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Wizards feel passion for fashion
New uniforms go back to red, white and blue
Watching a team named the Washington Wizards take the court in black, bronze and teal uniforms often seemed distant and surreal to the players who built the Bullets franchise. So for Bullets legend Bob Dandridge, it's about time the team's proud past caught up to its hopeful future.
"Going back to the old uniforms, the old colors may raise the awareness of how great a franchise this is," said Dandridge, who is the director of the Bullets/Wizards Alumni Association. "There is a winning tradition here."
In keeping with his plan to honor the past, owner Ted Leonsis invited Dandridge and Bullets Hall of Famer Elvin Hayes to join him, general manager Ernie Grunfeld and coach Flip Saunders on stage Tuesday as the Wizards unveiled their new uniforms before a crowd of fans, season-ticket holders and guests.
With all the drama of a Hollywood premiere, a black curtain adorning the stage was raised. Guards John Wall and Jordan Crawford stepped out to model the new look.
The home uniform is white, with red at the top and a blue stripe across the center, with "Wizards" on the front. The road uniform is red, with blue across the top, a white stripe across the center and "Washington" across the chest.
"I like them. I like the DC with the monument and the basketball and the little star," Wall said. "Then they told me there was a 'W' on the side, and I didn't know it until I got up there, so I felt embarrassed.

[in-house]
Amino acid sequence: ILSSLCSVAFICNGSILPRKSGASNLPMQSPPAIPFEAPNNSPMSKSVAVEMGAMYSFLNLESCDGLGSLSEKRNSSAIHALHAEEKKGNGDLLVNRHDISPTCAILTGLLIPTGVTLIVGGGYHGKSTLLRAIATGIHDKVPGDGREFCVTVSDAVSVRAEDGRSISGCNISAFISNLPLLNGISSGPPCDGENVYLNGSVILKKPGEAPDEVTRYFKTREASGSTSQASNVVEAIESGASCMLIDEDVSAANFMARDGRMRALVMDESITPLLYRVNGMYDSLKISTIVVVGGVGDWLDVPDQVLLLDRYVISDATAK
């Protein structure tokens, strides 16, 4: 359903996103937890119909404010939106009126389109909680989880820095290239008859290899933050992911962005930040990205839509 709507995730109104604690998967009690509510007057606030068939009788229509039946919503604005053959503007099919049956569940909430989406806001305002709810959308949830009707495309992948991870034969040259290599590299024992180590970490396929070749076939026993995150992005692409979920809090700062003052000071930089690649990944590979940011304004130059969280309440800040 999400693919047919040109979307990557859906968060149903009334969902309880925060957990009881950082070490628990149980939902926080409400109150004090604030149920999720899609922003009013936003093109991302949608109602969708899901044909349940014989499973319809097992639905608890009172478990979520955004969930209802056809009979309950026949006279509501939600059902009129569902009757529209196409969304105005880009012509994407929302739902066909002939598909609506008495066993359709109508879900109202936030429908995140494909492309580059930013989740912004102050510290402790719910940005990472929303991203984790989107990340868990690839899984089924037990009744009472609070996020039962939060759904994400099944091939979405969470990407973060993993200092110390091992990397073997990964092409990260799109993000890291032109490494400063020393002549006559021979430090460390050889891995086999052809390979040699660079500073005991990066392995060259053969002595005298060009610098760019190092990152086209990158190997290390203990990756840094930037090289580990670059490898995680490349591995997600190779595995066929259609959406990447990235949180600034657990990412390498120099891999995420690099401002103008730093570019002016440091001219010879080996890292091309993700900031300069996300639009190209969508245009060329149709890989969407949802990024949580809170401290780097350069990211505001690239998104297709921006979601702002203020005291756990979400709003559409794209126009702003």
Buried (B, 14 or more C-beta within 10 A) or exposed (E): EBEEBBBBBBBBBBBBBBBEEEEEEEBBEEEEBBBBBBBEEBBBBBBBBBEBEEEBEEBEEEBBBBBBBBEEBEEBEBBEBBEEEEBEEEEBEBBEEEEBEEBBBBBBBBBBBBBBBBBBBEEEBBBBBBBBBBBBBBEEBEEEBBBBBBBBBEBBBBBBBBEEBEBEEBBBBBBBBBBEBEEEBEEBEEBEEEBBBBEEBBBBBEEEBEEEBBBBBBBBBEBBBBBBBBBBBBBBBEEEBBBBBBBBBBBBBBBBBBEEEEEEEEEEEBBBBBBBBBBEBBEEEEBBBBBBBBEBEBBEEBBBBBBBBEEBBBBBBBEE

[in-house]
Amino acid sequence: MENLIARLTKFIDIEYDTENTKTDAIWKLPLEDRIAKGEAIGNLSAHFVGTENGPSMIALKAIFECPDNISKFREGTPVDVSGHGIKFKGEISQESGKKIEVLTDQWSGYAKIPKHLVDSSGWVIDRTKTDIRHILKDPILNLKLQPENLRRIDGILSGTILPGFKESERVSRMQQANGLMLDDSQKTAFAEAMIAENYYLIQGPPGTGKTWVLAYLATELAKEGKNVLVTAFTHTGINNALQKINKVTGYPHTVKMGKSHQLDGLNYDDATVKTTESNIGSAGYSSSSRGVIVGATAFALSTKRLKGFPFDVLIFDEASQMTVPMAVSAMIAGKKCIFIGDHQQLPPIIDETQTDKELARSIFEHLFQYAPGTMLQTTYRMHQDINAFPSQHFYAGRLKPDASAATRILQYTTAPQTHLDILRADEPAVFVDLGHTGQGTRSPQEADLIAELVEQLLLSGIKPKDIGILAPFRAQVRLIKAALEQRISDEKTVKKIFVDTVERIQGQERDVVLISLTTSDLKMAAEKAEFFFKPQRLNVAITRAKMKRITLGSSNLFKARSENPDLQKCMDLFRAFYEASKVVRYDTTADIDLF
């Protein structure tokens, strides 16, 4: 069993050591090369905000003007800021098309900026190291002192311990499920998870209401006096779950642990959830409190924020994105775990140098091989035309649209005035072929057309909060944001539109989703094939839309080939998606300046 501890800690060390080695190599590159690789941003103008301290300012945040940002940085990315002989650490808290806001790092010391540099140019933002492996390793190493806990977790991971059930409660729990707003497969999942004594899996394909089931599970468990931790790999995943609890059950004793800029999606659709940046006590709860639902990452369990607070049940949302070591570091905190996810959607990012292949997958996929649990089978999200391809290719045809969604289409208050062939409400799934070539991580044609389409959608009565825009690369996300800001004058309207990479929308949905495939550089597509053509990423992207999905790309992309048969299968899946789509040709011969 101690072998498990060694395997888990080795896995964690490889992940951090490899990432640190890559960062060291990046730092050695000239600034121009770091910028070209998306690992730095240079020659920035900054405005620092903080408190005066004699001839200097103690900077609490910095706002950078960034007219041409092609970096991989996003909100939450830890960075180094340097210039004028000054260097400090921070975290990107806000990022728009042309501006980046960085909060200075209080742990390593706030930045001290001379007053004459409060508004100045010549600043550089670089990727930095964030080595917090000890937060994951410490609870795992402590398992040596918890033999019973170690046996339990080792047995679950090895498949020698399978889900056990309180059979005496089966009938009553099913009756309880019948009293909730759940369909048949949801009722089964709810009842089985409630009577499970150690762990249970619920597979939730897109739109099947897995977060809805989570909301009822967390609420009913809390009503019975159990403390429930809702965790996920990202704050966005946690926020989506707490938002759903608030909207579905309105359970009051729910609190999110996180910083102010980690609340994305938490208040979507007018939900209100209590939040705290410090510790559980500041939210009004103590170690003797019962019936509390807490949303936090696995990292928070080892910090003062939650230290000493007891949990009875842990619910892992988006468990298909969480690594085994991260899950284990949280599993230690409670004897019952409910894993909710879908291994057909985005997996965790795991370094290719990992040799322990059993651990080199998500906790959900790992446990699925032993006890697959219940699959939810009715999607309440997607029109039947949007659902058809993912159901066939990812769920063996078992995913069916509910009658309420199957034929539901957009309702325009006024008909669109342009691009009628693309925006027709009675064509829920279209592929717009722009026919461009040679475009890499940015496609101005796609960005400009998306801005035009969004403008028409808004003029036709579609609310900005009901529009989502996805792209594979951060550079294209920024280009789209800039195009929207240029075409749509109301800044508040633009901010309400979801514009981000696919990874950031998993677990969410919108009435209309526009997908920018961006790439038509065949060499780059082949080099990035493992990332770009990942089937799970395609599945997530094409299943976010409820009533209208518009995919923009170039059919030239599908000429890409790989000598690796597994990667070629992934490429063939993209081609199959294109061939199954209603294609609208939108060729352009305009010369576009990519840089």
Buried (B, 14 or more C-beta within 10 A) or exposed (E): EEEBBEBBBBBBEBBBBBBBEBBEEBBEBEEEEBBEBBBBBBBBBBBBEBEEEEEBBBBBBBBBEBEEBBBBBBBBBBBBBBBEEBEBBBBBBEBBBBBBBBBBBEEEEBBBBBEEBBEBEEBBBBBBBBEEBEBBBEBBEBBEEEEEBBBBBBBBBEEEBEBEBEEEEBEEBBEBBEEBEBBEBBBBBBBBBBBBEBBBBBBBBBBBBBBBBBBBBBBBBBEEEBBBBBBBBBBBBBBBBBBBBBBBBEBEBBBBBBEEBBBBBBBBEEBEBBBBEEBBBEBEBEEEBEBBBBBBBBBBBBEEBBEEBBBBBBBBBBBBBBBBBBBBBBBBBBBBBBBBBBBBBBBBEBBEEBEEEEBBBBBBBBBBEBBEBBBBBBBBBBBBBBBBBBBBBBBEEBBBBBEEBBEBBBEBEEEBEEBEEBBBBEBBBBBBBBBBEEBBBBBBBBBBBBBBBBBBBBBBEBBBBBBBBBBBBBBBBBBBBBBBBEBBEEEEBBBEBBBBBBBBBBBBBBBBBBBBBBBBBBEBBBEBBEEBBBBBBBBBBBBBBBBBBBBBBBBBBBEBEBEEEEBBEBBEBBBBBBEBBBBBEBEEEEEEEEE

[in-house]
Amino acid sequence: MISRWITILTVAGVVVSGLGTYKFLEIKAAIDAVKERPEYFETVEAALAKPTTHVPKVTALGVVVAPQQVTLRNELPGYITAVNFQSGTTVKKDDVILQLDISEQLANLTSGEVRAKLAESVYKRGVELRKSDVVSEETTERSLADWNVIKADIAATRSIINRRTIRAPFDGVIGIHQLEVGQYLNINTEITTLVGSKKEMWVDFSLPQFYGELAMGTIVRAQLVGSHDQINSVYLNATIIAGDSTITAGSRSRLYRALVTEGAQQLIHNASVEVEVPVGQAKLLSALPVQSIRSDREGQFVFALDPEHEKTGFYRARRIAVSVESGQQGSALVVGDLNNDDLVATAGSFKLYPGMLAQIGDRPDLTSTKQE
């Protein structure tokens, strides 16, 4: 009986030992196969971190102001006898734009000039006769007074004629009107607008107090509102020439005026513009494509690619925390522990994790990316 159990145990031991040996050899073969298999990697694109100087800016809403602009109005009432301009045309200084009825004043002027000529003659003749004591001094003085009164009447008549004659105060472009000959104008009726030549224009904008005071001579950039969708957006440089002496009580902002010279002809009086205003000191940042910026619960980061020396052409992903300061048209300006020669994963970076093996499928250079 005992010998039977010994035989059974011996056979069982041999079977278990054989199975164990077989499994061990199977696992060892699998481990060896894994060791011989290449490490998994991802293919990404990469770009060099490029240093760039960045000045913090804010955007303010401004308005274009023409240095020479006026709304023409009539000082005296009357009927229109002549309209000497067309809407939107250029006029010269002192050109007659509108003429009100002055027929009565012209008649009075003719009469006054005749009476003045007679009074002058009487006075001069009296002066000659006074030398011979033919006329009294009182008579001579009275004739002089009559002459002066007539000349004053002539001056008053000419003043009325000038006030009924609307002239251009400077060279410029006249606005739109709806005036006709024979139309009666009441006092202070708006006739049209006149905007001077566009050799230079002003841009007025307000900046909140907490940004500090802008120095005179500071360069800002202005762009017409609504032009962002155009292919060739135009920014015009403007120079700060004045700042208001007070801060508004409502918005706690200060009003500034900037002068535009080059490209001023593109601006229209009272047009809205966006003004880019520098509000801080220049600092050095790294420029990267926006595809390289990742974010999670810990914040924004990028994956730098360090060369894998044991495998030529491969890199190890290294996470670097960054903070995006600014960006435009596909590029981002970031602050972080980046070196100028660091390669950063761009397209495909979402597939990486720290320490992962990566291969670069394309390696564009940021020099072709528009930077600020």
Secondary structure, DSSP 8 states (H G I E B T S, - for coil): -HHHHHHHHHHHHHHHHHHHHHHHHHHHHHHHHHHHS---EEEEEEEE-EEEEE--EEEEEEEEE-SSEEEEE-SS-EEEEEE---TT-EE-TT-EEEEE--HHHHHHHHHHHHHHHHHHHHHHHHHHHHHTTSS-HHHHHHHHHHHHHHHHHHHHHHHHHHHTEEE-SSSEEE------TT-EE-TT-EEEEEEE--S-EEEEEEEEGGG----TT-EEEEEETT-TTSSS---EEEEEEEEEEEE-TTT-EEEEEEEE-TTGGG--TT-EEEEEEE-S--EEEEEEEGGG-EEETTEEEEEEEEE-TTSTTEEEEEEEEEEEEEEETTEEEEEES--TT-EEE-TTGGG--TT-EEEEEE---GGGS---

"It's like an old-school type jersey. I wish last year we could have worn it. It's unique. We're the nation's capital team, so why not be red, white and blue?"
The uniforms also have what the team described as "secondary logos." The "d" in Wizards is a model of the Washington Monument, and the lowercase "d" in "dc" on the shorts mimics the iconic Bullets logo two hands reaching up to touch a basketball. The new logo has one hand reaching up.
"I like them a lot, bringing back the old color. And they are nice-looking jerseys," Crawford said. "If I was a part of the past, I would always want them to bring it up, if I did something special. So it's good to bring up the past, but then to look forward to the future."
Wizards general manager Ernie Grunfeld called the look "sleek and bold."
"This is a look our players can wear with pride as they represent our city," he said.
With all three of Leonsis' Monumental Sports teams the Capitals, Mystics and Wizards now wearing red, white and blue, the owner has completed what he calls the first step toward his goal of paying homage to the past while looking ahead to the future.
"The Wizards had their best success while wearing red, white and blue," Leonsis said. "This is one step in a long journey. These jerseys will look and feel even better when we become a really good team.
"We want to build a team as good as its fan base. I know how much pride a team can engender in a city."
For Dandridge, that pride begins by remembering the team's rich history as players such as Wall and Crawford build the team's future.
"There are a lot of All-Stars, Hall of Famers that have been a part of this organization that puts the Washington franchise, historically, among the top franchises in the league," Dandridge said. "I think the younger players might not realize that, but this franchise has a whole lot of winning history."
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About the Author
Carla Peay keeps you up to date on the Washington Wizards and the NBA.
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